Jeff McAllister focused on the drugs debate in America and the huge cost of the war against drugs. Every year the US government spends $100 billion dollars on tackling drug and imprisons 460 000 people for drug related crimes. Drug addicts in jail are today treated through so-called “coercive abstinence” methods and since 11th September policies towards better drug treatment programmes have become less of a priority. He criticised the current administration’s moralistic approach towards drug policy and the unilateral belief in working for “a drug-free America”. “They still think they can beat it!” as McAllister put it. McAllister did however point toward incidences of good practice in the US. Although they are faced with massive criticism, some state governors have tried to initiate a debate on the decriminalisation of softer drugs. He also spoke of the “Delancey Street” project in San Francisco, which involves mutual support programmes and income generation through enterprises such as the sale of Christmas trees. He concluded that this is sort of small-scale initiative shares a lot of the elements of the case studies in “From War to Work”.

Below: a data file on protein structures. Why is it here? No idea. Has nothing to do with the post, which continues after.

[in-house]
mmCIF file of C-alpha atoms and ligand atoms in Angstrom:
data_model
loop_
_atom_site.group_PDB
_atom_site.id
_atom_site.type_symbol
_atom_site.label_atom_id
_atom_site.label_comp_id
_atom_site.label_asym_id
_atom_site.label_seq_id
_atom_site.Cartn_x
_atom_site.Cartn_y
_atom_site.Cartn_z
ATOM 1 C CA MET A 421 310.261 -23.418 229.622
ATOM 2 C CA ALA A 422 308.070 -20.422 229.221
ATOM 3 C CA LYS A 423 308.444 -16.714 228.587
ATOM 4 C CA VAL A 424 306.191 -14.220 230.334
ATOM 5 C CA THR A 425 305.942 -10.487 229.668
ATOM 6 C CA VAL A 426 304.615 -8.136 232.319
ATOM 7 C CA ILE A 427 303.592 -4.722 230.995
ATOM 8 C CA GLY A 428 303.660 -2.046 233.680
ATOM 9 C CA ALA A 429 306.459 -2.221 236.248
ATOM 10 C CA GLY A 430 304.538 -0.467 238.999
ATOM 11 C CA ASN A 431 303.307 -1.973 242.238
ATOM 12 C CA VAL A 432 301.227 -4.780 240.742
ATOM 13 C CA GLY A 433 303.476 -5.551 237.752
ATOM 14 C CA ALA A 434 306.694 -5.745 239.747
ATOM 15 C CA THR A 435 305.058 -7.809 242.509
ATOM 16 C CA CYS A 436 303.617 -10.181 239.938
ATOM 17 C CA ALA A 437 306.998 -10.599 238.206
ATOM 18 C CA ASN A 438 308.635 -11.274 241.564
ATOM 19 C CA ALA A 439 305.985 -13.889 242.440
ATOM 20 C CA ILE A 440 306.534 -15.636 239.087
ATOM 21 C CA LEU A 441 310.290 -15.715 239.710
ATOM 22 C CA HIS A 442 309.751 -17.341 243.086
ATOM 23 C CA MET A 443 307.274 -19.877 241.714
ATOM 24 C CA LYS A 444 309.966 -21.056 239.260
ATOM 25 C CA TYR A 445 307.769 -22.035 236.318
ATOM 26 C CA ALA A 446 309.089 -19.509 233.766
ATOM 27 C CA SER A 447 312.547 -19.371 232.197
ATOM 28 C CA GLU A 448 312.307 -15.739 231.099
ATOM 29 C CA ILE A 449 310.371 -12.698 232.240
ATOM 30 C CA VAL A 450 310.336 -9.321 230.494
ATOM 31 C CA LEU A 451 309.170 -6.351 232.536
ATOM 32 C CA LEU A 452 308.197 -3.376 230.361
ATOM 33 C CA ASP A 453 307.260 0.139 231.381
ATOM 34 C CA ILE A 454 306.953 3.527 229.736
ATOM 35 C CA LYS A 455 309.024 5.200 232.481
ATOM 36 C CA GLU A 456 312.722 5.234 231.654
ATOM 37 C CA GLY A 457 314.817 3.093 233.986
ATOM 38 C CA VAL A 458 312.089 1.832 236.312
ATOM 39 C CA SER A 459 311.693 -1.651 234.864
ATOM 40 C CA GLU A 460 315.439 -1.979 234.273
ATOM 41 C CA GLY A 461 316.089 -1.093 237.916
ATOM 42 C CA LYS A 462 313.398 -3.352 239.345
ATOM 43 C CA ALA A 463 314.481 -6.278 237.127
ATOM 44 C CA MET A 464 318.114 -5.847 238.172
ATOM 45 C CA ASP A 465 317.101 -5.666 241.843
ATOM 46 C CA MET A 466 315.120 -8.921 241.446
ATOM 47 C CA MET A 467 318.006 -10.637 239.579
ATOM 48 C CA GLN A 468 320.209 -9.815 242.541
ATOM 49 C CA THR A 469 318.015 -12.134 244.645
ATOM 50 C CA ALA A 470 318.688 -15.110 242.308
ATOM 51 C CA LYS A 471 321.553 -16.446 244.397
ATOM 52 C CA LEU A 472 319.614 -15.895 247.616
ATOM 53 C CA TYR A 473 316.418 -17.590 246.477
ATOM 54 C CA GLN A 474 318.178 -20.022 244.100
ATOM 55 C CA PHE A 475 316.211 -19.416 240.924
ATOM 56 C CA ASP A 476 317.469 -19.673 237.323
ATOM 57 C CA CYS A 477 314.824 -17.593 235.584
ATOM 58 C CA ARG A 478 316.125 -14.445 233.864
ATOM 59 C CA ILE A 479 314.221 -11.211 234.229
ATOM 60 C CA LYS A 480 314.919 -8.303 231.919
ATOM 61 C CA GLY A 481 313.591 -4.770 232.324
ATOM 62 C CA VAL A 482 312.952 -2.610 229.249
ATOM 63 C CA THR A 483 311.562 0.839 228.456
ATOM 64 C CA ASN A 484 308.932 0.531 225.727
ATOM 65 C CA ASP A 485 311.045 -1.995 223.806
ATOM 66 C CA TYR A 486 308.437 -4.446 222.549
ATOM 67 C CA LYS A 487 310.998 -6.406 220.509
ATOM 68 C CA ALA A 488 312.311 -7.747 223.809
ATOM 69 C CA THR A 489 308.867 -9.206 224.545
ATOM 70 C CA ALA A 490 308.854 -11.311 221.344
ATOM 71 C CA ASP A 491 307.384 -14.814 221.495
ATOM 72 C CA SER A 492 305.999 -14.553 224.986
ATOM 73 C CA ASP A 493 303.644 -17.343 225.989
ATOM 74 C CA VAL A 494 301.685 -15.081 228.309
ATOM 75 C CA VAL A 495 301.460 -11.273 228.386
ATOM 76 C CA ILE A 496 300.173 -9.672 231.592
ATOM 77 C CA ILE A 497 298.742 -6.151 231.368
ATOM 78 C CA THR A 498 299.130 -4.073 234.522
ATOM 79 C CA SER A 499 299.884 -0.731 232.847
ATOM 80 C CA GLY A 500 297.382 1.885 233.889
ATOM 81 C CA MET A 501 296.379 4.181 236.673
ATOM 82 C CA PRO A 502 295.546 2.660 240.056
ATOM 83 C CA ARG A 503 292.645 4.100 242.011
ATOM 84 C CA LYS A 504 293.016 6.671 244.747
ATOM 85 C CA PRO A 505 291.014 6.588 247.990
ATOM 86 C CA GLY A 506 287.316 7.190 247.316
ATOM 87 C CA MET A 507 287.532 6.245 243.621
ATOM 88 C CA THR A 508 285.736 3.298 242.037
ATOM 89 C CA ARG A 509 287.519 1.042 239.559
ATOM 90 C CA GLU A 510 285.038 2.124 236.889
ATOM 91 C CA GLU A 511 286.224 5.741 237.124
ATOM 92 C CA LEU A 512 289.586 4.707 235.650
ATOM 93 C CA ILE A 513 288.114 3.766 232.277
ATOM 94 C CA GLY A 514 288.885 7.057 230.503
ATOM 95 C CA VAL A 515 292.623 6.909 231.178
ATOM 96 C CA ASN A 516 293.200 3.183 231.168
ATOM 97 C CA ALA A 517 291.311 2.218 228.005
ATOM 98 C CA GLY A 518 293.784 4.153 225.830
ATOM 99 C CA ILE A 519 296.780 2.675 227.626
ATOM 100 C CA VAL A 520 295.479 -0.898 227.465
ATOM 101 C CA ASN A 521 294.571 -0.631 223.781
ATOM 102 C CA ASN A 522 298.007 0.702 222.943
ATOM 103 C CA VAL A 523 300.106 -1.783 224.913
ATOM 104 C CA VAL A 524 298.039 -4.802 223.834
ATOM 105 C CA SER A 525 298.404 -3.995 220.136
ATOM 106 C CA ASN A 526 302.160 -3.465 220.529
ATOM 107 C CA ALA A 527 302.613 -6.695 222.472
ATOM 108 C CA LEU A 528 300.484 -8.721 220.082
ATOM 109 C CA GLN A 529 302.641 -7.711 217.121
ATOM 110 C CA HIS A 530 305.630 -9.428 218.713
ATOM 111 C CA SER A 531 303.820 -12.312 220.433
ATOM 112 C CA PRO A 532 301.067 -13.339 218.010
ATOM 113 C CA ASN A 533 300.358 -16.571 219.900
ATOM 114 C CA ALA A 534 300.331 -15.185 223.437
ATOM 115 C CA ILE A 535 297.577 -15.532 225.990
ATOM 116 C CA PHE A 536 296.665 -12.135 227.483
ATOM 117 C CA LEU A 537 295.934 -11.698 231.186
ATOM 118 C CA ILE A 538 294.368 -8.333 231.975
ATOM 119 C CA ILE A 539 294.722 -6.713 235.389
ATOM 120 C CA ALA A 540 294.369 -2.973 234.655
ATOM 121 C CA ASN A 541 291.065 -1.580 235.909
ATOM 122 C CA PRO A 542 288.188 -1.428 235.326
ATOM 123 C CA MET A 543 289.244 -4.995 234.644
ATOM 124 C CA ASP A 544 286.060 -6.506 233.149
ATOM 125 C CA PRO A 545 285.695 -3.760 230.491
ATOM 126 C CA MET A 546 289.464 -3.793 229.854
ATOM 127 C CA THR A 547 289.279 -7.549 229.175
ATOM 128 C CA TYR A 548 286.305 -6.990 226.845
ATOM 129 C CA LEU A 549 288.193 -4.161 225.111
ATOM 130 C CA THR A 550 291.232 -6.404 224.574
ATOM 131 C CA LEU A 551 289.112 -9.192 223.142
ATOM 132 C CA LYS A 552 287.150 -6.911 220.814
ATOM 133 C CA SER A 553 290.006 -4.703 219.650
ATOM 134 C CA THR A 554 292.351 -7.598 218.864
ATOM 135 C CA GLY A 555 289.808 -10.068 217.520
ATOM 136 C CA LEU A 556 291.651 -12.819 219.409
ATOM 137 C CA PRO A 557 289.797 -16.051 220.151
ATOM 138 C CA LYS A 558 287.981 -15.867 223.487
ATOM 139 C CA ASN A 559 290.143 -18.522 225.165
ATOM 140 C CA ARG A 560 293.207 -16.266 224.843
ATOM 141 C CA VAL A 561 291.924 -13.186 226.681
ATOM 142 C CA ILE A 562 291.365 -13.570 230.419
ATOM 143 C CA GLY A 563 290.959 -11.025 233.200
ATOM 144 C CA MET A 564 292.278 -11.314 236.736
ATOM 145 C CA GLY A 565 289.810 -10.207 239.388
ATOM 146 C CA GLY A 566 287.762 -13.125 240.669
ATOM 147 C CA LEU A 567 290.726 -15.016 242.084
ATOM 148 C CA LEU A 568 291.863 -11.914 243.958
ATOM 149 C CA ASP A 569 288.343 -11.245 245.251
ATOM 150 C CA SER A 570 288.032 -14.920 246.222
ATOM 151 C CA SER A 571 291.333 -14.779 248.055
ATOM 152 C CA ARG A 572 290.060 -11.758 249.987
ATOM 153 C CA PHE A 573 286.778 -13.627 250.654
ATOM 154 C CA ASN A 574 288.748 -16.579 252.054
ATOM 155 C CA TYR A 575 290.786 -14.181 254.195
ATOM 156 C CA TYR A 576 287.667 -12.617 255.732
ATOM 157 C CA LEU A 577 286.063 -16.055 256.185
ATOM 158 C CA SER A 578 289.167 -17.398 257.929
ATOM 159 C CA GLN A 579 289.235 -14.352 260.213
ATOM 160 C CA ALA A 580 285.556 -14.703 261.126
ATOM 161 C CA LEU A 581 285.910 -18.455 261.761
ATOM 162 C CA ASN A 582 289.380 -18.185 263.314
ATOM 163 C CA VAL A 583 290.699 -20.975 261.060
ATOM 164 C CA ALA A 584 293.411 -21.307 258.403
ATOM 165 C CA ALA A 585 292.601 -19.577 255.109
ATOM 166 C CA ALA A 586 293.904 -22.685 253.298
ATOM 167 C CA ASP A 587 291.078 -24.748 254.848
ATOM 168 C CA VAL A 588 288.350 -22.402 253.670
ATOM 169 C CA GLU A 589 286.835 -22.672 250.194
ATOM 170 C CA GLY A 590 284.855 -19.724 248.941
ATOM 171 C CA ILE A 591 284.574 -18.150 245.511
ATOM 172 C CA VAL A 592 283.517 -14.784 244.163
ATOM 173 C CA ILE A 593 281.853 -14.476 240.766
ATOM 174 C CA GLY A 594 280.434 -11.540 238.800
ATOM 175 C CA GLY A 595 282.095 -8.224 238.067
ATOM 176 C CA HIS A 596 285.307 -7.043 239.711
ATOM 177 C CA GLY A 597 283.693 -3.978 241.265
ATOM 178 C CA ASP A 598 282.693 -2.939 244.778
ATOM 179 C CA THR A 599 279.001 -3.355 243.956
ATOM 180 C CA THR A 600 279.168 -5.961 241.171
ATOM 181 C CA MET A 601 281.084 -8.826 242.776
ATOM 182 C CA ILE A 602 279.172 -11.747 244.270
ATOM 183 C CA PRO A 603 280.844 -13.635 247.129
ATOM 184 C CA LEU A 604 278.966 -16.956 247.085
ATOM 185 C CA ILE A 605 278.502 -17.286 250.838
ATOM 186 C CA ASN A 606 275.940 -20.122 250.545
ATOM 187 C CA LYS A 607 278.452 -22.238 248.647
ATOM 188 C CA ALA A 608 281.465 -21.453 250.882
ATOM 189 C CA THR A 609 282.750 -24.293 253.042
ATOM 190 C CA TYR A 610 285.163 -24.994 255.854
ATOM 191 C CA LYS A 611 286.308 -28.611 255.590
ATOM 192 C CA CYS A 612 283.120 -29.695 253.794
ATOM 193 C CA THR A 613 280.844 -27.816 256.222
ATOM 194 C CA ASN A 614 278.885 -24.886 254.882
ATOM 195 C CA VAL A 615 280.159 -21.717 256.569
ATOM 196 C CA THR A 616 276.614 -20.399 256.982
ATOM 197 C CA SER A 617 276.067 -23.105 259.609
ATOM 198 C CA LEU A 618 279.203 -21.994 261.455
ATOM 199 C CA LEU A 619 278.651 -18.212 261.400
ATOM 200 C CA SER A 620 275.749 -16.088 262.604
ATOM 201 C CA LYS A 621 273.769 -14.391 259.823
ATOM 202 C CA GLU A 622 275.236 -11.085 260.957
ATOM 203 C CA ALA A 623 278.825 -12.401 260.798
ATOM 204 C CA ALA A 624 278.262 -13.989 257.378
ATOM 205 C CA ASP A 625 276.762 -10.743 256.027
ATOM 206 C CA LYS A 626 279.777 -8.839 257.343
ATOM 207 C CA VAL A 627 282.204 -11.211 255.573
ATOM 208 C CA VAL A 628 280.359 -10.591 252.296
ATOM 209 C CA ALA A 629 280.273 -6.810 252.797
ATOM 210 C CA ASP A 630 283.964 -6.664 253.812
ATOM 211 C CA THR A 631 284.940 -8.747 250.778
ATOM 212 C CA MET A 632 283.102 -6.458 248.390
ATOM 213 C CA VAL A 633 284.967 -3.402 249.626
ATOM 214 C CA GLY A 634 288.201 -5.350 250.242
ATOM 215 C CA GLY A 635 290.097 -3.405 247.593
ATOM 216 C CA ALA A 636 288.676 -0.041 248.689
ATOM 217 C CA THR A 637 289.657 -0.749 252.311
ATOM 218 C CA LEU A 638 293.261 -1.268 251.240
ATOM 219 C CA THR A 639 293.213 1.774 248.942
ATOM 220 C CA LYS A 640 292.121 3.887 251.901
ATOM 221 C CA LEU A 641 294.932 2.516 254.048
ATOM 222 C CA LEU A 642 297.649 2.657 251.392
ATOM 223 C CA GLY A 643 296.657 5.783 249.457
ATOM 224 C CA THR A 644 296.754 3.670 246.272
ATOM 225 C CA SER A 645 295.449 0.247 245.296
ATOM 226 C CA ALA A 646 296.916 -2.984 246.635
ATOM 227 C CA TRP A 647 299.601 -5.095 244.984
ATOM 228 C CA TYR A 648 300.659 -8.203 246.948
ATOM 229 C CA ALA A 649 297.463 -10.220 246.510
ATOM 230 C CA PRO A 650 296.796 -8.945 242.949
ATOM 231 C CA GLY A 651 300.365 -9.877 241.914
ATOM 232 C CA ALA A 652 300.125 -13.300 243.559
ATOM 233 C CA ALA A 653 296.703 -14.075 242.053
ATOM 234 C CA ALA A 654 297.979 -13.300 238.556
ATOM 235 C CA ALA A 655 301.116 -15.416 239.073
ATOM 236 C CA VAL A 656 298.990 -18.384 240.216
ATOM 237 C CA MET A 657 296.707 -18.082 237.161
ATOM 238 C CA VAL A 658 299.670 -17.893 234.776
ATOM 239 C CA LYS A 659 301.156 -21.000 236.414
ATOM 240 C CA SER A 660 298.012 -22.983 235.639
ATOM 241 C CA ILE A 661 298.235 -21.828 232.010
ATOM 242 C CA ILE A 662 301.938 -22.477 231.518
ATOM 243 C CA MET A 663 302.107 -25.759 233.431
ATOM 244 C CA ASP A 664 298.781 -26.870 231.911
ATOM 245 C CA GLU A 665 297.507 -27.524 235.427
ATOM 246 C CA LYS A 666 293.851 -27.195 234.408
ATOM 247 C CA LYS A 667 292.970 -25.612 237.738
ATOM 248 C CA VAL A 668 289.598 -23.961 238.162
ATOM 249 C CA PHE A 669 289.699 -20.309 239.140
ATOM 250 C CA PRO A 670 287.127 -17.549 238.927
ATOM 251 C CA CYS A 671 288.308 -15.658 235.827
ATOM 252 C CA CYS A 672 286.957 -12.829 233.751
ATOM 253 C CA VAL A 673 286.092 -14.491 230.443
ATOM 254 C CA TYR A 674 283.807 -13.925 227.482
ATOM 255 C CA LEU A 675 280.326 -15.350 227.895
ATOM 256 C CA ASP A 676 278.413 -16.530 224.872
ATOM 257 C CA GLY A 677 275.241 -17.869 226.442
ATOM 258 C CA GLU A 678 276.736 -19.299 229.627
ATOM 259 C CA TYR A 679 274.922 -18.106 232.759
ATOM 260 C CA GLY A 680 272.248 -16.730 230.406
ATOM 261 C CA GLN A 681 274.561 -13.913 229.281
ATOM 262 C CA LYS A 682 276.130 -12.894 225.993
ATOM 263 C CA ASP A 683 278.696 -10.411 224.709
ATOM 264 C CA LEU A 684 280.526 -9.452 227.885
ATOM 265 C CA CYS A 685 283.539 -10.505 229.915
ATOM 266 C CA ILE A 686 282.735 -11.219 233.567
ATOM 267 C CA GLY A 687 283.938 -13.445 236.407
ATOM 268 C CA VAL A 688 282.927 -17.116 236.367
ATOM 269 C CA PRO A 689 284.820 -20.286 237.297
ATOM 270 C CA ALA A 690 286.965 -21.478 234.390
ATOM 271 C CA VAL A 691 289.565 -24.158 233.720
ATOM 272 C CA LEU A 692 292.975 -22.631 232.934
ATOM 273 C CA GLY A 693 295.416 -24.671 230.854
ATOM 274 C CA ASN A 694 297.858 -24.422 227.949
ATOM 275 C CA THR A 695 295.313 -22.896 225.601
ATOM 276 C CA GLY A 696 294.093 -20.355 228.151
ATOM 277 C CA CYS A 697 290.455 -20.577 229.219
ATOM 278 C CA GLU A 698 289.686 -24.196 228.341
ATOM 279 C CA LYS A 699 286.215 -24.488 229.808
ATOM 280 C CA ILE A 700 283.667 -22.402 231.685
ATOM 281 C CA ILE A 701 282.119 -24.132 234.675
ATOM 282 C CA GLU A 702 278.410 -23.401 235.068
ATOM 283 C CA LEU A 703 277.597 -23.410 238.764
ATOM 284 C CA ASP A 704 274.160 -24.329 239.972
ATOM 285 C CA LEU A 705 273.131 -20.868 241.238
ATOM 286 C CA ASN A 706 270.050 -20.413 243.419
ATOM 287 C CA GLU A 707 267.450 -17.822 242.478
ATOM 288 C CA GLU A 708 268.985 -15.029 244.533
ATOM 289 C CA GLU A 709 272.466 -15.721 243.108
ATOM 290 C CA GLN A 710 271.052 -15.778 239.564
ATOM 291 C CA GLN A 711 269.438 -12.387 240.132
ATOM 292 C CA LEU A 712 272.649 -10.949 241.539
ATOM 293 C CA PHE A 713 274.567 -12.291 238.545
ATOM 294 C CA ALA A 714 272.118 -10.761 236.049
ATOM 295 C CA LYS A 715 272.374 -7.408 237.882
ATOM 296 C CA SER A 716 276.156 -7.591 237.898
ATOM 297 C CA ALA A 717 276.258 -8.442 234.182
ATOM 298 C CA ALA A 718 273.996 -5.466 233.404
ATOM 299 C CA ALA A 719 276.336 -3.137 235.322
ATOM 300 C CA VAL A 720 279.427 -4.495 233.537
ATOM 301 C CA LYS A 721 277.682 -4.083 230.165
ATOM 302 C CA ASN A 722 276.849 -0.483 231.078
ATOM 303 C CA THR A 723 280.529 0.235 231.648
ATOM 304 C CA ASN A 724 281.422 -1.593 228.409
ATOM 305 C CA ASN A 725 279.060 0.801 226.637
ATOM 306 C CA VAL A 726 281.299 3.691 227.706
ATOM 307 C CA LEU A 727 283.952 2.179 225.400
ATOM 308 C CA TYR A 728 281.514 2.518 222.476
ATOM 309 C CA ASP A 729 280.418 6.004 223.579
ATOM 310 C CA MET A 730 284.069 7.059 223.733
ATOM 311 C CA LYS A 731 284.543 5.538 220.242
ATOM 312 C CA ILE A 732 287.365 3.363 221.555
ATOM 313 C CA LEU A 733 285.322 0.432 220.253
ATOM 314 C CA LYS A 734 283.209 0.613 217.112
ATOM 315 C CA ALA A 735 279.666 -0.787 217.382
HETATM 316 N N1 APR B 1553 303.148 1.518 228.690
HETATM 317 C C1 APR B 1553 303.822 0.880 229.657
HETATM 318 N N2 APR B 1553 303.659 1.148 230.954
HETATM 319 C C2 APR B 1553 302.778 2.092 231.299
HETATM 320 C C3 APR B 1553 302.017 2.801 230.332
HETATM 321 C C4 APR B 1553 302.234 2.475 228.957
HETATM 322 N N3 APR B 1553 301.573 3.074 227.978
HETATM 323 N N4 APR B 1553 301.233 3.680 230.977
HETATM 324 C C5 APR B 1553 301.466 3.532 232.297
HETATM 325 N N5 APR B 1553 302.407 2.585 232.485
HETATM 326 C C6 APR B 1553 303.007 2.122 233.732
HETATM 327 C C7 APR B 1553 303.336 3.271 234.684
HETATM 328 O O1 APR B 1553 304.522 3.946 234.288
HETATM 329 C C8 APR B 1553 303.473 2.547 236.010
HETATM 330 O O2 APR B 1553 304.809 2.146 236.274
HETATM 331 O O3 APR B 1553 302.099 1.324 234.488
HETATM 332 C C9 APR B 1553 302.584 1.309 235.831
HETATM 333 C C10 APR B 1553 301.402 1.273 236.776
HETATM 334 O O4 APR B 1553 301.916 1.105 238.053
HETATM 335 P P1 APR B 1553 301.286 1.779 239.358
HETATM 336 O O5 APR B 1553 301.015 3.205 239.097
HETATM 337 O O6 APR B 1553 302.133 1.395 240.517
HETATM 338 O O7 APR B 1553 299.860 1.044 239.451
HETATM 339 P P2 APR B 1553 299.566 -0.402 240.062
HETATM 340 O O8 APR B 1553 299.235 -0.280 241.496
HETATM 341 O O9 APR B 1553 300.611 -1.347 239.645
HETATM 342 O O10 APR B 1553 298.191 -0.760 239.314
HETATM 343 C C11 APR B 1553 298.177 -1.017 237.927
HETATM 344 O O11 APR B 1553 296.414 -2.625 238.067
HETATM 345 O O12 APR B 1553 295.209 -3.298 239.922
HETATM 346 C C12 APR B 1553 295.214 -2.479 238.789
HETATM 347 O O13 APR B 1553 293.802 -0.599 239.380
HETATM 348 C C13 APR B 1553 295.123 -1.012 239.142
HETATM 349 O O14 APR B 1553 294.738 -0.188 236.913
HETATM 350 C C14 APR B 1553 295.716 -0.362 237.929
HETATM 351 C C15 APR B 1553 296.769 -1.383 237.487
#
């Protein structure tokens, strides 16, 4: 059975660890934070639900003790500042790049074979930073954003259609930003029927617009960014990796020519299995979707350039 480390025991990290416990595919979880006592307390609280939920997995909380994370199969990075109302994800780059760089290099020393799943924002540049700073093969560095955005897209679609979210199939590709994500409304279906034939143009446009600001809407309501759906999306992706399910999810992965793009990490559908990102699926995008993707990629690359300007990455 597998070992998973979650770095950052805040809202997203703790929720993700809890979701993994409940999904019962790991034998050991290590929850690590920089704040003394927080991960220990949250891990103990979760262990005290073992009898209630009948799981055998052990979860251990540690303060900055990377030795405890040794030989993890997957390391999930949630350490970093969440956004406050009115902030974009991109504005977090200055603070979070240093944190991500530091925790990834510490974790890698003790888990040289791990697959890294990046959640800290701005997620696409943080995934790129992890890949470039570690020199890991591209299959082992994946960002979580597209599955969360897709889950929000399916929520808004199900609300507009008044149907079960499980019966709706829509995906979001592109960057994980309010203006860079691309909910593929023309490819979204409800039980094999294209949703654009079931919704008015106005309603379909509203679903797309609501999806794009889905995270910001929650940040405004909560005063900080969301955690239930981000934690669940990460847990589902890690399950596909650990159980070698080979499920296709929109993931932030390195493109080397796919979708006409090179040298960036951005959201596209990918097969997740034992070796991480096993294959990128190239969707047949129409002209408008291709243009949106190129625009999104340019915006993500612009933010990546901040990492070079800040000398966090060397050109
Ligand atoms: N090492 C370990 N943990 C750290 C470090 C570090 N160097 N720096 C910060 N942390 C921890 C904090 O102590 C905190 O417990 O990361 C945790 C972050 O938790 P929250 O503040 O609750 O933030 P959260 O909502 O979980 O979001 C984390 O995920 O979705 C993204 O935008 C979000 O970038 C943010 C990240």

“From to War to Work” claims that the “war on drugs” has failed because the debate has become polarised between the advocates of increased policing and incarceration of drug dealers and users, and those who favour the ‘treatment model’ and approach drug addiction as a disease. “From War to Work” demonstrates that neither group has had much success in reducing the soaring number of drug users.

This important report is part of The Foreign Policy Centre’s exploration of the interrelatedness of foreign and domestic policy. It costs £9.95 and is available from Central Books, Tel: 020 8986 4854.